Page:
A key employee can assist with marketing, handling your personal schedule, calling manufacturers to order supplies, checking on orders, staying in touch with patients and many other functions that will allow you to spend more quality time with your patients.  If you are wondering what an average wage is for a key employee, check the latest Occupational Outlook Handbook http://www.bls.gov/ooh/ to learn what a typical pay scale is for your particular state. Talented key employees can more than pay for themselves through their contribution to the growth and success of a practice. The key employee can also serve as a patient recall specialist by going through the records and recalling patients who haven’t been in for a re-evaluation and may be candidates for new hearing technology. Compensation may include bonuses for getting patients you have lost touch with back into the practice.   A key employee truly represents the key components of practice success and should be well compensated if their performance is benefiting and enhancing the practice or organization.

There is no one answer when someone asks what the key is to a successful practice, but certainly having an employee you can count on is a good first step.

 

 

About Geoffrey Cooling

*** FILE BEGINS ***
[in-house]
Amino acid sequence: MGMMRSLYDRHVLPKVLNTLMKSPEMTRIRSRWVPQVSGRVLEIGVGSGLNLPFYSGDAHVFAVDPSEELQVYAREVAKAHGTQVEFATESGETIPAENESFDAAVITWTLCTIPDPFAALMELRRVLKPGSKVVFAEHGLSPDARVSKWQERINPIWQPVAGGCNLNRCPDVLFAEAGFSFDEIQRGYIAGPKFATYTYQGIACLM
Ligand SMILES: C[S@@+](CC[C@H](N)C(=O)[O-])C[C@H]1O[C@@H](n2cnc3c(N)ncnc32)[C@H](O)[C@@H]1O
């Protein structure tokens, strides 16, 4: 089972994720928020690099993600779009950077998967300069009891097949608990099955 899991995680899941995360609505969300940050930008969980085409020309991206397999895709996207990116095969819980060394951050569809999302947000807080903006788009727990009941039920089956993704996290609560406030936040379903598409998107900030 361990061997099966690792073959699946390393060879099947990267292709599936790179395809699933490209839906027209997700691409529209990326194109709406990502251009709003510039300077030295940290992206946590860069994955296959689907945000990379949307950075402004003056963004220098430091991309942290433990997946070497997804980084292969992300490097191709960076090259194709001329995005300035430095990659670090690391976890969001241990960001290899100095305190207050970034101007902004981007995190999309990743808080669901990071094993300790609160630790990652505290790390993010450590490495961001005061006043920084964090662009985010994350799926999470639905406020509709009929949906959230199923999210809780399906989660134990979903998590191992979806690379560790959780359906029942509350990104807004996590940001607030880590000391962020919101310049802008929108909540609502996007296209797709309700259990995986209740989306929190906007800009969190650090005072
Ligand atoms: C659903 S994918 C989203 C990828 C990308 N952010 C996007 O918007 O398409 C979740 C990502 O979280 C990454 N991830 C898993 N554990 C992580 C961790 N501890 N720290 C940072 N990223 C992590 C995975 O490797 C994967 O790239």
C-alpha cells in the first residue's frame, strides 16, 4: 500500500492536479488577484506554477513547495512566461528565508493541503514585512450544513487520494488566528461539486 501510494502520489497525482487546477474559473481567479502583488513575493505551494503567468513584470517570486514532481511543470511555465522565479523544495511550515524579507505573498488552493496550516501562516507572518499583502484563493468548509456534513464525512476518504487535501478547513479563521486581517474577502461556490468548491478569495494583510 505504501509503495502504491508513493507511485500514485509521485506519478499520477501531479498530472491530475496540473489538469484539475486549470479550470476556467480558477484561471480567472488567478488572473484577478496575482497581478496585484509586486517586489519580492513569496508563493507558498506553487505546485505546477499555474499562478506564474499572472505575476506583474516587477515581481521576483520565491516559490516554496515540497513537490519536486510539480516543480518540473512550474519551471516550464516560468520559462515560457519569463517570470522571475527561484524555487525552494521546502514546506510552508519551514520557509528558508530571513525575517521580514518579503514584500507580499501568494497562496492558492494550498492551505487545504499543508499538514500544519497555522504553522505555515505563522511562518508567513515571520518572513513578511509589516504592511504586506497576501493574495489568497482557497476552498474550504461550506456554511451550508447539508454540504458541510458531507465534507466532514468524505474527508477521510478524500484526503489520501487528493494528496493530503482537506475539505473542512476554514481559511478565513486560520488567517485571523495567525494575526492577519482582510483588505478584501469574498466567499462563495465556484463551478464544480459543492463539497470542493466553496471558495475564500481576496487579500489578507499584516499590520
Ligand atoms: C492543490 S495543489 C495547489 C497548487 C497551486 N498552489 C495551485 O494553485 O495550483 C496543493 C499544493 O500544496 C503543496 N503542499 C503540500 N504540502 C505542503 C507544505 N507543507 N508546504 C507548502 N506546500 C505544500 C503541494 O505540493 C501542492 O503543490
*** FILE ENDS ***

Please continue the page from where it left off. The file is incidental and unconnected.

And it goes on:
my name is Geoffrey Cooling and I am the author here at Just Audiology Stuff. I have been involved in the Hearing Healthcare Profession for several years now. I initially worked as a Hearing Healthcare Professional for a large national retailer in Ireland. After several years in Practice I was approached to work for a manufacturer, where I was employed for five years. I am now the Co Founder of a business called Audiology Engine. We design websites, undertake content marketing and generally look after everything digital for audiological practices. I am also a contributor to many hearing profession periodicals and websites. I have written two commercially available books, The Little Book of Hearing Aids which is written for hearing aid consumers and Audiology Marketing in a Digital World which is written for Audiology Practice Owners. They are both available in Paperback and Kindle versions on Amazon. I also write for consumers on the website Hearing Aid Know, which is a website with the mission of demystifying hearing aids, their types and their technology. I have a great interest in commercial strategy as it applies to Healthcare in general and specifically to Hearing Healthcare. I also have a great interest in the psychology of sales and human interaction. I have been involved with social media for some time, both personally and professionally. I find the engagement and discourse on some social media channels fascinating. I instituted social media strategy for the company I worked for as an experiment. That experiment soon spread throughout the company and I am proud to say that the company is probably one of the most active in the industry. I would like to point out that all views, opinions and thoughts here are mine own. Unless of course they have been planted by the pod people, you just can’t take your eyes off the pod people. Those views do not necessarily reflect upon any views or opinions held by my employer, if I ever get another one. I think that our industry is in the middle of a time of huge change, I think that the change will be forced by both internal and external pressure. I think that private Independent Healthcare Practices will have to be smart and lithe of feet in order to meet these changes. I hope that some of my blatherings are of benefit to those Practices, Independent Hearing Healthcare Practices need to survive. I believe that if that occurs it will be of real benefit to Patients. I hope that I, and my writings will play a small part in their continued success.